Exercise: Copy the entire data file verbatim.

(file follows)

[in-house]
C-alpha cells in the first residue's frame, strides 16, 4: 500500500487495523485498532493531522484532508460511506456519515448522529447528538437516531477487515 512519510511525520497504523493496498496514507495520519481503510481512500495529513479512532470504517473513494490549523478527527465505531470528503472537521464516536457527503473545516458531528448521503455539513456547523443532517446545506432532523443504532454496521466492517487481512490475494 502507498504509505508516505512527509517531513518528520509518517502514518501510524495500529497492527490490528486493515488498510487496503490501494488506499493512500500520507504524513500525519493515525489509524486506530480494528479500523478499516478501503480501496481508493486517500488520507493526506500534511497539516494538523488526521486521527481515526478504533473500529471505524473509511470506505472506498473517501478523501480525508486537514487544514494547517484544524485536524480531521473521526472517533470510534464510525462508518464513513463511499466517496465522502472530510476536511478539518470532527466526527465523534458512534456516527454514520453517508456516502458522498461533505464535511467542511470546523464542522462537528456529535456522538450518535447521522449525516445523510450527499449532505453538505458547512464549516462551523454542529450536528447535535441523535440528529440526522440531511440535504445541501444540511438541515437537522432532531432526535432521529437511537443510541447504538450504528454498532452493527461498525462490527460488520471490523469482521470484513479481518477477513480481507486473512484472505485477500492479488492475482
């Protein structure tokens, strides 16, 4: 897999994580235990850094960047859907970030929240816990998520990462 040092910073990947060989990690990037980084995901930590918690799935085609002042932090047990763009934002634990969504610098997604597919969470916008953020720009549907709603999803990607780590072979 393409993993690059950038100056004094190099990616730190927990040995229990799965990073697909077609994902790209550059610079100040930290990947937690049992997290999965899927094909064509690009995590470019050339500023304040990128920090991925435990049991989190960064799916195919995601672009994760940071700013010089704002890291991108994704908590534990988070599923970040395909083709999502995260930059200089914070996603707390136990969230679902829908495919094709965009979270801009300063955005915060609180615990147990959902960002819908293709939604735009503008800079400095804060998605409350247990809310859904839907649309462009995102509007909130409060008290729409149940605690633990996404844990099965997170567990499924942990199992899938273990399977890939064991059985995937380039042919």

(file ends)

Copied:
[in-house]
C-alpha cells in the first residue's frame, strides 16, 4: 500500500487495523485498532493531522484532508460511506456519515448522529447528538437516531477487515 512519510511525520497504523493496498496514507495520519481503510481512500495529513479512532470504517473513494490549523478527527465505531470528503472537521464516536457527503473545516458531528448521503455539513456547523443532517446545506432532523443504532454496521466492517487481512490475494 502507498504509505508516505512527509517531513518528520509518517502514518501510524495500529497492527490490528486493515488498510487496503490501494488506499493512500500520507504524513500525519493515525489509524486506530480494528479500523478499516478501503480501496481508493486517500488520507493526506500534511497539516494538523488526521486521527481515526478504533473500529471505524473509511470506505472506498473517501478523501480525508486537514487544514494547517484544524485536524480531521473521526472517533470510534464510525462508518464513513463511499466517496465522502472530510476536511478539518470532527466526527465523534458512534456516527454514520453517508456516502458522498461533505464535511467542511470546523464542522462537528456529535456522538450518535447521522449525516445523510450527499449532505453538505458547512464549516462551523454542529450536528447535535441523535440528529440526522440531511440535504445541501444540511438541515437537522432532531432526535432521529437511537443510541447504538450504528454498532452493527461498525462490527460488520471490523469482521470484513479481518477477513480481507486473512484472505485477500492479488492475482
């Protein structure tokens, strides 16, 4: 897999994580235990850094960047859907970030929240816990998520990462 040092910073990947060989990690990037980084995901930590918690799935085609002042932090047990763009934002634990969504610098997604597919969470916008953020720009549907709603999803990607780590072979 393409993993690059950038100056004094190099990616730190927990040995229990799965990073697909077609994902790209550059610079100040930290990947937690049992997290999965899927094909064509690009995590470019050339500023304040990128920090991925435990049991989190960064799916195919995601672009994760940071700013010089704002890291991108994704908590534990988070599923970040395909083709999502995260930059200089914070996603707390136990969230679902829908495919094709965009979270801009300063955005915060609180615990147990959902960002819908293709939604735009503008800079400095804060998605409350247990809310859904839907649309462009995102509007909130409060008290729409149940605690633990996404844990099965997170567990499924942990199992899938273990399977890939064991059985995937380039042919």